Today, the Senate began debate on S. 160, a bill to “provide the District of Columbia a voting seat and the State of Utah an additional seat in the House of Representatives.” DCist reports that the chamber will likely hold the cloture vote tomorrow.
In a new piece in the National Review, former Justice Department official Hans von Spakovsky tries to make the case that D.C. residents don’t deserve full federal voting rights. Spakovsky, of course, has a history of vote suppression allegations while serving in the Bush administration.
In his piece, Spakovsky goes beyond the traditional constitutionality claim made by opponents, such as Sen. John McCain (R-AZ). He claims that D.C. residents don’t need a full voting member in Congress because every federal lawmaker is supposedly looking out for their best interests. Toward the end, he also claims that this bill — supported by Republicans such as Sen. Orrin Hatch (R-UT) — is nothing more than a “raw grab at political power” by Democrats.
ThinkProgress contacted DC Vote Communications Director Jaline Quinto, who offered her response to Spakovsky’s claims:
SPAKOVSKY: And while statehood supporters cite the famous American rallying cry “no taxation without representation,” that is a false analogy. The entire Congress represents the interests of the District, because every single member of Congress works in the District.
QUINTO: Members of Congress are accountable to the people who elect them – their constituents. DC residents have no voting member in Congress and therefore no voting members who are beholden to them. The assumption that all members of Congress act in the best interests of DC residents simply because they work in the District is vastly untrue. In many cases, it’s been quite the opposite. Congress routinely tries to overturn laws that DC residents and the District government have tried to implement. When DC attempted to use its own tax revenue to combat the rising HIV infection rate through a needle-exchange program, Congress stepped in to stop it even though DC residents supported the measure. That’s just one example of many.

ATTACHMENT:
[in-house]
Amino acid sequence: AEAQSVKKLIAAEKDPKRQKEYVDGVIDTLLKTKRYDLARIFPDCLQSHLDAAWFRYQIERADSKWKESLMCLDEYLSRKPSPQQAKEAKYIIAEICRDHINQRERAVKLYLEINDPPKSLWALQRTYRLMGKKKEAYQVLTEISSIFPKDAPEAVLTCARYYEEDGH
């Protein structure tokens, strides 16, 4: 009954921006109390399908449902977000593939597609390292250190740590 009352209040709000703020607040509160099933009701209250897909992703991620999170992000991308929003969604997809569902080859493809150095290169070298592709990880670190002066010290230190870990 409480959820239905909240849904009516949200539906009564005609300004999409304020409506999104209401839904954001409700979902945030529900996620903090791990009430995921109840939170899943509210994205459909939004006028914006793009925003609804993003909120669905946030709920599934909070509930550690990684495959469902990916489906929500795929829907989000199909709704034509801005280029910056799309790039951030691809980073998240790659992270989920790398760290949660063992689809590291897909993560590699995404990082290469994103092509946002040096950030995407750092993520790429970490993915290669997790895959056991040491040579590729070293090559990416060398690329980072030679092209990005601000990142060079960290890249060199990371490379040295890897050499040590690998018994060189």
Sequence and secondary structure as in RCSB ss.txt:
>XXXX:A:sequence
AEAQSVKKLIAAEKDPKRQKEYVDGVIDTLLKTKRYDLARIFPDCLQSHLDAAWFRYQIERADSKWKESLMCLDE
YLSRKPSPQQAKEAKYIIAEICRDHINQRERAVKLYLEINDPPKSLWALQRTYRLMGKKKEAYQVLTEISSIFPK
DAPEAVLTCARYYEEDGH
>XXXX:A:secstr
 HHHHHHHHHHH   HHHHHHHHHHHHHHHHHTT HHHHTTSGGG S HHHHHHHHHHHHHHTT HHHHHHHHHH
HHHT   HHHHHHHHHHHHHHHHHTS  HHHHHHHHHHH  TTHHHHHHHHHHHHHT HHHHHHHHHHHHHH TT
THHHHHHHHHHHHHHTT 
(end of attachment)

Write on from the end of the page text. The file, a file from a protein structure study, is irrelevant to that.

SPAKOVSKY: Every year, Congress appropriates millions of dollars for the District. D.C. did so well under the stimulus bill that Eleanor Holmes Norton, D.C.’s nonvoting representative, crowed on her website that “Norton’s stimulus package puts D.C. ahead of seven states.” The District has a smaller population than 49 of the states (Wyoming being the exception).
QUINTO: District residents pay the second highest per capita federal income taxes in the nation, only Connecticut pays more. DC residents pay their taxes, fight and die in wars and serve on federal juries. On top of this, the District loses out on millions of dollars in critical revenue each year by its inability to levy taxes on federal properties. The bottom line is that more than half a million tax-paying Americans are being denied their right to voting representation in Congress.
SPAKOVSKY: It will establish a new, permanently Democratic seat in the House of Representatives. The bill attempts to balance that by adding a second seat as well (bringing the total number of representatives to 437), and giving that seat to Utah. But unlike D.C.’s seat, Utah’s extra seat is guaranteed only until next year’s Census — after which each state will be assigned seats in proportion to its population. The extra seat will almost surely be transferred to a Democratic state like California or New York.
QUINTO: The bill does permanently increase the size of the House by two seats – the first increase in nearly 100 years. One seat is permanently for the District of Columbia and the other goes to the next state in line based on census. At this time, that additional seat is granted to Utah based on population. The general assumption made is that the seat will remain with Utah even after the 2012 census but only the population count will tell. The issue of Democrat or Republican though, is besides the point. All Americans deserve a vote in Congress – regardless of their party affiliation.